|CABRERA, M. - UNIVERSITY OF GEORGIA
|RISSE, M. - UNIVERSITY OF GEORGIA
Submitted to: Southern Pasture and Forage Crop Improvement Conference Proceedings
Publication Type: Proceedings
Publication Acceptance Date: 4/22/2002
Publication Date: 4/22/2002
Citation: Franklin, D.H., Stuedemann, J.A., Franzluebbers, A.J., Cabrera, M.L., Steiner, J.L., Risse, M.L. 2002. Salem road study: Restoration of degraded land and water quality of overland flow. Southern Pasture and Forage Crop Improvement Conference Proceedings.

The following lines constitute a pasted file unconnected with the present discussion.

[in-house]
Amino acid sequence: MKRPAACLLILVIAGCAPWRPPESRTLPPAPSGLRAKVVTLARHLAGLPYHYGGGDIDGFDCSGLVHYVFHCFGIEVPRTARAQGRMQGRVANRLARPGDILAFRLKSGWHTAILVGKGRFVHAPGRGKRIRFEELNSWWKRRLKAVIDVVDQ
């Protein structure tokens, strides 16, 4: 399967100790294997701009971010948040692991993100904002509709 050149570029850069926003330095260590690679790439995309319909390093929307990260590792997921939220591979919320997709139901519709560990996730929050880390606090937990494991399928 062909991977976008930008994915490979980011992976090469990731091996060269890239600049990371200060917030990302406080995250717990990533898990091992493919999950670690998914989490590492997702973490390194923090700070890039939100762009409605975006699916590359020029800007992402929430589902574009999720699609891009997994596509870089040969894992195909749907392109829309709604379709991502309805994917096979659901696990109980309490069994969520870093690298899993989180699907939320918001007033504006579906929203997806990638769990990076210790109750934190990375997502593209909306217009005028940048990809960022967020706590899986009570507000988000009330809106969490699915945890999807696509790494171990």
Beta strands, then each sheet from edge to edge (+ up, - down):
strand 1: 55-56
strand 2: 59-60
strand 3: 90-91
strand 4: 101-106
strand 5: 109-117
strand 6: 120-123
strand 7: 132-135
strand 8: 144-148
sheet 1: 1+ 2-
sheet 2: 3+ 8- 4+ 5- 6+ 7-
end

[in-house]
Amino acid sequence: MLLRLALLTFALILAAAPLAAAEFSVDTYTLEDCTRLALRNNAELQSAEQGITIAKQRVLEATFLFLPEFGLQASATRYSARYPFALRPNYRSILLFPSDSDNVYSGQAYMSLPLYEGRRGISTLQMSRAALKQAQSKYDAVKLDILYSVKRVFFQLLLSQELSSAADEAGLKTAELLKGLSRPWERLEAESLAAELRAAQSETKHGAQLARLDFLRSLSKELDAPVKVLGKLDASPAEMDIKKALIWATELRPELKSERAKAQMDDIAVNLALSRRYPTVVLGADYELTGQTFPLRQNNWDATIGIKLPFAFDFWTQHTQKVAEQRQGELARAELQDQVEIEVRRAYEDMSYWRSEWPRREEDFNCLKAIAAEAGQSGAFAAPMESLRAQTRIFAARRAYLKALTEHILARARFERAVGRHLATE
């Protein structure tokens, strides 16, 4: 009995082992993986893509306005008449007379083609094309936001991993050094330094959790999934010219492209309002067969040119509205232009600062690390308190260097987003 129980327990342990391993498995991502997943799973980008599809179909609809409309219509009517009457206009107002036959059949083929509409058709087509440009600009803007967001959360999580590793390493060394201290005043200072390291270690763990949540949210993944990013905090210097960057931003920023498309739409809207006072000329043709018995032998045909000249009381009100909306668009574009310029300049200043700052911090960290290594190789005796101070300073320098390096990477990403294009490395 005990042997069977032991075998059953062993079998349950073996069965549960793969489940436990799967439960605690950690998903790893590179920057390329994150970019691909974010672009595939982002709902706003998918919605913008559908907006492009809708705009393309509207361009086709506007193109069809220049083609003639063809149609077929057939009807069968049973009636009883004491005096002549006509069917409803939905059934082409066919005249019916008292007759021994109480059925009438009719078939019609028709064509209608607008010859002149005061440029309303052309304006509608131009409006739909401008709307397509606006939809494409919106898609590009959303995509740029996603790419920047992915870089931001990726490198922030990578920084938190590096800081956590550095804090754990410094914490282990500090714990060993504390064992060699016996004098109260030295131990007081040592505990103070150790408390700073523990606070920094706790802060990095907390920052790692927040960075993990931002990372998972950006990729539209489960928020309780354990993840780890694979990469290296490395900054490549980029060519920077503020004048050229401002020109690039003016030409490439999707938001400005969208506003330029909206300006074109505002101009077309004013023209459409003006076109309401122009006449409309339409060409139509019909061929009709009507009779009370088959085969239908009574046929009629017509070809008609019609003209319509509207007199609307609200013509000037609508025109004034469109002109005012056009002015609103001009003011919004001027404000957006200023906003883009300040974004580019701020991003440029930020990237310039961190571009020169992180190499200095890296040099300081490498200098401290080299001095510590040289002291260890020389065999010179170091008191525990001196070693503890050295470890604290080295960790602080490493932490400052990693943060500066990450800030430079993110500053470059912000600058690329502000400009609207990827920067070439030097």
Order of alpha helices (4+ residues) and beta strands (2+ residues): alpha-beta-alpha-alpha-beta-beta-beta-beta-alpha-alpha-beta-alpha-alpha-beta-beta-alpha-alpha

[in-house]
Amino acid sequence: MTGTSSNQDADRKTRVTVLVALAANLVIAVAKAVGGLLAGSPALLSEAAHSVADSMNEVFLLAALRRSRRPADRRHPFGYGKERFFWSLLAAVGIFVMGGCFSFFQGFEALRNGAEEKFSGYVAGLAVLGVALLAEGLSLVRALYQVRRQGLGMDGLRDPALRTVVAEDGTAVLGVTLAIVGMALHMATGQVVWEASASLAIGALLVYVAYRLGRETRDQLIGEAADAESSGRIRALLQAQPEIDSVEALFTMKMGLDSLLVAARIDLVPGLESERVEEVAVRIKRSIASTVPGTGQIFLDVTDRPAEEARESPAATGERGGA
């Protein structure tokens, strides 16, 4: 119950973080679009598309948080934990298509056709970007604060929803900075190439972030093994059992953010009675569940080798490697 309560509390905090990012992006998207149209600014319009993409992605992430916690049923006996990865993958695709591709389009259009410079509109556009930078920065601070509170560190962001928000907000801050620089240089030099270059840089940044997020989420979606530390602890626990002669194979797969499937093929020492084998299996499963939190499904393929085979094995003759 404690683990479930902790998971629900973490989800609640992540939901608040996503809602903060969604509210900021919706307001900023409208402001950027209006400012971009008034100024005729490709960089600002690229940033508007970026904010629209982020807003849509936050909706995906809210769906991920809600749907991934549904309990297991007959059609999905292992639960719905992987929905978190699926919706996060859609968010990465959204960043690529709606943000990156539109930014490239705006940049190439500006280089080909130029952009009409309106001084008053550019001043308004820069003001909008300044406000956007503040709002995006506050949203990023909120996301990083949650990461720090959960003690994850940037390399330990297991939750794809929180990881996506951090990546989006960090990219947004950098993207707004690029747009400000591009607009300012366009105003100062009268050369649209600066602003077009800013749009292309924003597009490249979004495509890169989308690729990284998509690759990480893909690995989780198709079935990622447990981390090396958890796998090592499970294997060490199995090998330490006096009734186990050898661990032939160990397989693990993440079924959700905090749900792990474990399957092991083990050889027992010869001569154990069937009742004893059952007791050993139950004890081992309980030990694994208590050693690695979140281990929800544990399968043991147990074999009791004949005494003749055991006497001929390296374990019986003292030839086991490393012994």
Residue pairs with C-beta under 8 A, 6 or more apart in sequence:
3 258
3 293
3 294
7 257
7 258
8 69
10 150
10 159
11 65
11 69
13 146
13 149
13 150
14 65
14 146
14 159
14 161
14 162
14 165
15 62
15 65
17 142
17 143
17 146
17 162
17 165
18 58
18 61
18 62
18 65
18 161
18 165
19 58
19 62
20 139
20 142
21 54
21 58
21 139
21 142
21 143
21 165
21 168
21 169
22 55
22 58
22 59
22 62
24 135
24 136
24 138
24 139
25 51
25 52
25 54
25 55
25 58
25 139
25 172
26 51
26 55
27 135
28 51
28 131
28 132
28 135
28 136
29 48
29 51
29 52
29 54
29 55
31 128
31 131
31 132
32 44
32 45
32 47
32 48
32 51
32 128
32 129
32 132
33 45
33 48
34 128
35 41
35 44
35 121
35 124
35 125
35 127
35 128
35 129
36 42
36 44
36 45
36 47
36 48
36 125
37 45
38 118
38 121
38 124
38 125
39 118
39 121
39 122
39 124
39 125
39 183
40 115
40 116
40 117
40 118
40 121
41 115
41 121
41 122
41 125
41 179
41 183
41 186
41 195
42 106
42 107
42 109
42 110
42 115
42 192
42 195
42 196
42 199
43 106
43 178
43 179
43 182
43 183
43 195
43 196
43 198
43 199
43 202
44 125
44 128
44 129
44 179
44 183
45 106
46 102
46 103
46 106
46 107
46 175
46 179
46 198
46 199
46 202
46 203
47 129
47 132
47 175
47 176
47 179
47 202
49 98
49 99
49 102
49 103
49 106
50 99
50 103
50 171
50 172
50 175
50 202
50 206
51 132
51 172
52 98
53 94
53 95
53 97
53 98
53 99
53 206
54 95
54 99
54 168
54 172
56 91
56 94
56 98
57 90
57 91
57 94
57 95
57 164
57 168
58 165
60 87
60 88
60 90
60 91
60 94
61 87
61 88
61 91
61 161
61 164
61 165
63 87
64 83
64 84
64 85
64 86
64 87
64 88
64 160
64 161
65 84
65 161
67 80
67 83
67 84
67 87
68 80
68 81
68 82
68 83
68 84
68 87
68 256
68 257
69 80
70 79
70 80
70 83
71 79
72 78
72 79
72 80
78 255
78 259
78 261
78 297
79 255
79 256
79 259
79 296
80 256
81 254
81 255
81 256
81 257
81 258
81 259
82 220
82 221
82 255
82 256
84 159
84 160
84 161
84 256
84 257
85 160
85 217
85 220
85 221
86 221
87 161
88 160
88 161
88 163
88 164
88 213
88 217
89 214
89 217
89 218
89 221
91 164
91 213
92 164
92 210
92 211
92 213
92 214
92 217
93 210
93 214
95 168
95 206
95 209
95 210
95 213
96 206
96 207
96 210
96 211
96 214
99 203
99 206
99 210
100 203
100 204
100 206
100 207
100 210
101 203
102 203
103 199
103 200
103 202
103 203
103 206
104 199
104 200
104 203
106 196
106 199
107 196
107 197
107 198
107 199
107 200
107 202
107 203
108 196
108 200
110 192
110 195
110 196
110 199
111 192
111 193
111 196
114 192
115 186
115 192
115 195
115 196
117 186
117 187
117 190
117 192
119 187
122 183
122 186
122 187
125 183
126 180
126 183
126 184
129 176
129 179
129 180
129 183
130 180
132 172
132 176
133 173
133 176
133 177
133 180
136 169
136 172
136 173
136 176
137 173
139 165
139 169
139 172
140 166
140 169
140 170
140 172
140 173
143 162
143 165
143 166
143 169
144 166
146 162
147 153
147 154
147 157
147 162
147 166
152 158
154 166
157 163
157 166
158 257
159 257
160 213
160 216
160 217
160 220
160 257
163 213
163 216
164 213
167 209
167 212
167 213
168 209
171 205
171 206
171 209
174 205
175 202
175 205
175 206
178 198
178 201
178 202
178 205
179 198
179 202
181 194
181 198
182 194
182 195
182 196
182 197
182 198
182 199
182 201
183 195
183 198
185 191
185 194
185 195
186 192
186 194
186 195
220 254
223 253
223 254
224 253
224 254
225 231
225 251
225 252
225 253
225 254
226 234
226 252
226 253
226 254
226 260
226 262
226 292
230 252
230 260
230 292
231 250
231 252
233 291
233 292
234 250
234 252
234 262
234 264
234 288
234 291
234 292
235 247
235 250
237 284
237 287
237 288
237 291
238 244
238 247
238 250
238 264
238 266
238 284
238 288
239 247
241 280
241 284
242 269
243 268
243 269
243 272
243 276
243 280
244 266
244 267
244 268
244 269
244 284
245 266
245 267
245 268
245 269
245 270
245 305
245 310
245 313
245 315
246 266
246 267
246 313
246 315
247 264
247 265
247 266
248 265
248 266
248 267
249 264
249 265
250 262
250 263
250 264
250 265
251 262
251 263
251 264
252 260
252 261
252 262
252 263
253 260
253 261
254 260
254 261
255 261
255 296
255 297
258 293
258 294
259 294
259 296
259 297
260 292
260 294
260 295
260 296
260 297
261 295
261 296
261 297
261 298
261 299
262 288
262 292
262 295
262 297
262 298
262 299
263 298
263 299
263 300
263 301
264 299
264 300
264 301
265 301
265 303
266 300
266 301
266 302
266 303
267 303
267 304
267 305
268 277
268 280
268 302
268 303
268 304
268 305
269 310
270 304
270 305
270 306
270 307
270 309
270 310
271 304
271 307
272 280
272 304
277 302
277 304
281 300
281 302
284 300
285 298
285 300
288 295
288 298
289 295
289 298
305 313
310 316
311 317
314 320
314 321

Technical Abstract: Identifying agricultural land management systems that are productive and protect water quality is important for the sustenance of the community as a whole. Historical loss of top soil in overland flow has degraded the soil base in the Southern Piedmont. Grassland restoration through grazed systems may be a productive means with which to sustain small family farms, green space and improve water quality. However, nutrient losses in overland flow from grazed land may reduce productivity and abase aquatic systems. This work has been carried out to evaluate nutrient losses in runoff from pastures with variable fertilizer management strategies. Twenty small in-field runoff collectors were installed at six Salem Road Study paddocks fertilized with either mineral fertilizer or broiler litter from May, 1998 to February, 2001 (ten runoff events). Runoff samples were collected after each event and analyzed for concentrations of dissolved reactive phosphorus and nitrate. Pastures fertilized with broiler litter and mineral fertilizer had runoff losses of DRP ranging from 0.5 to 6.0 mg P/L and were not found to be different. These fertilization strategies did not significantly impact nutrient losses in overland flow and further research is needed to better understand land application of manure.